You would love shallots but if you grow them, grow the banana variety. They are a very strong tasting onion, borderline garlic taste. Fabulous.
We grew Dutch shallots last year. Mild taste. Shallots are used as an integral part of Thai food ingredients. But I am not that good of a cook
Oh yes you are!
The website said French Red does not kept well.
French Round does.
Here’s what Johnny’s is offering:
With shallots, not keeping well is relative. I’m still using up the last of my previous year’s harvest! I’ve been replanting this stock for 8 years now and it always keeps well for me.
Great shallots are the exception and usually only keep a few months. They’re supposed to be worth it, though!
@Richard I’ve done the shallots from seed before, but I prefer these as you only have to buy the seed stock once and you can replant the bulbs. Flavor wise, I think these are better than Dutch shallots. Flavor-wise, I wouldn’t say they’re strong, exactly, but a little goes a long way, and it’s a unique spin on the allium family of flavors.
JC, shallots are the French onion of choice for cooking. It is not a mild onion, it is sharp and piquant and extremely flavorful. Put a few finely chopped into your guacamole and you will not need hot sauce. It is also spicy when french. When baked they carmelize and are so sweet. I cook with them almost daily. The ‘Banana’ shallot is larger, not round and does not ‘clove’.
I find the usual comparison to onions and garlic to be lacking, as it leaves out the whole range of flavors within that aren’t really found in onions or garlic.
I’ve grown the banana shallots; these are similar in overall flavor but less sharp and therefore better balanced to my tastes. But then again, I may be biased since I’m already bought in!
At $6.15 per 250 seeds I’m not sure what you’re saving - maybe labor of planting seeds?
Seed starting alliums at a small scale is more hassle than I find worth it. And I paid $12 once 8 years ago, which will cover me for life!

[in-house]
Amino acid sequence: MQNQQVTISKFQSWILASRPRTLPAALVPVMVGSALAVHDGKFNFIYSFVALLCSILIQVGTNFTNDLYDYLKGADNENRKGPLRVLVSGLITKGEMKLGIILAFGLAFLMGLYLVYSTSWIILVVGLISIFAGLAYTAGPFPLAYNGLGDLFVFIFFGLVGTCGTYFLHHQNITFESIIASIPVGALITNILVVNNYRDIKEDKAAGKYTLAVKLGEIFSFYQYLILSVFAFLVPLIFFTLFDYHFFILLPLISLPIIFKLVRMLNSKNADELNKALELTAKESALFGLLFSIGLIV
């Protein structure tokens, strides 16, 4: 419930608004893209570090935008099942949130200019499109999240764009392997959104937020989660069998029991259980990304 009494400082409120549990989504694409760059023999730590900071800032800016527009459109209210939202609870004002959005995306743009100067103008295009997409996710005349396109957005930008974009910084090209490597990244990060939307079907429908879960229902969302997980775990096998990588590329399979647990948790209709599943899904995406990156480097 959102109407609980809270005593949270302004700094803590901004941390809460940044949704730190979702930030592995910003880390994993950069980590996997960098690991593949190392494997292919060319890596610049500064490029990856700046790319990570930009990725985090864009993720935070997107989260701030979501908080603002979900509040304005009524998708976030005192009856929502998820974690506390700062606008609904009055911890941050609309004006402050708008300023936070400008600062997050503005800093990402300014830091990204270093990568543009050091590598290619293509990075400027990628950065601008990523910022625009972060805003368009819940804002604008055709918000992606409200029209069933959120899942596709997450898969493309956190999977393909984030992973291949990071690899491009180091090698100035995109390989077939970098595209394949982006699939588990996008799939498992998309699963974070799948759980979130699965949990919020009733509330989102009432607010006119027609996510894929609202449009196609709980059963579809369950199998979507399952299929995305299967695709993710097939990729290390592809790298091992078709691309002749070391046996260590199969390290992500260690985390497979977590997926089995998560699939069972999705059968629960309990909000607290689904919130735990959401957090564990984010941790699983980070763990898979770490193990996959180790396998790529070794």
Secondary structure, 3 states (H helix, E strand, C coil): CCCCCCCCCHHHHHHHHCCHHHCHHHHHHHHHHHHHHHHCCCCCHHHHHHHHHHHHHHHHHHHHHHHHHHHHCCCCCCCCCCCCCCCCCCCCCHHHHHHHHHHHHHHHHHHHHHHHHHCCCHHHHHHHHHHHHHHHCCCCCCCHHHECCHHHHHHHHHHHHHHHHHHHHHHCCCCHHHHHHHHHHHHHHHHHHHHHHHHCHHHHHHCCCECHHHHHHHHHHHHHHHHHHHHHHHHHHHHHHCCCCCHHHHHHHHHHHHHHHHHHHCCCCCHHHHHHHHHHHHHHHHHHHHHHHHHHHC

That’s my observation too, except for Baby Crawford and June Pride. BC has an intense peach flavor not matched by others and JP has more acid than any peach and with enough brix it can be sprightly
Not my experience at all. I’d put them in categories of:
- flavorful and very sweet
- good acid/sugar balance plus strong flavor that says “put me in a pie”
- sweet but blah
I would say all of the really good yellow peaches are fairly similar in taste. Baby Crawford, Clayton, Ernie’s Choice, Rio Oso Gem, Kaweah, etc. but I agree that there are many dud varieties out there. All of the yellow peaches I have grown have a similar acidity but that could just be the ones I grew.
That makes sense. I’ve only tasted and grown highly recommended varieties, so haven’t really come across a dud yet. Of course, without proper management (like overwatering), even these peaches can be bad but at their peak they all taste the same (to me). I won’t be able to pick between PeachyKeen, Rio Oso Gem, Gold Dust, Cal Red, Kaweah or O’Henry in a blind taste test.
I guess with BC, it can be the specific growing conditions here where they really shine. Too bad we don’t get enough chill to crop them properly.
For my tastes, both Eva’s Pride and Mid Pride are excellent peaches but their flavors are different.
I was wondering if I could graft Hakuto onto a Red Haven and now I know! Thank you. Can’t find a lot of information on Hakuto online (i.e. hardiness, pest/disease resistance, if it needs to be sprayed more than other varieties, etc.). I was looking to get a tree somewhere or if it needs to be grafted to a rootstock in order to survive/thrive in our area. It looks like a delicious variety!
I actually don’t know much about Hakuto. A forum member included it in a trade as something I ought to try, so I grafted it onto Redhaven. Most peaches and nectarines are cross-compatible for grafting. They can be a little challenging to get takes, but grafting onto an existing tree is about the same as grafting onto a rootstock.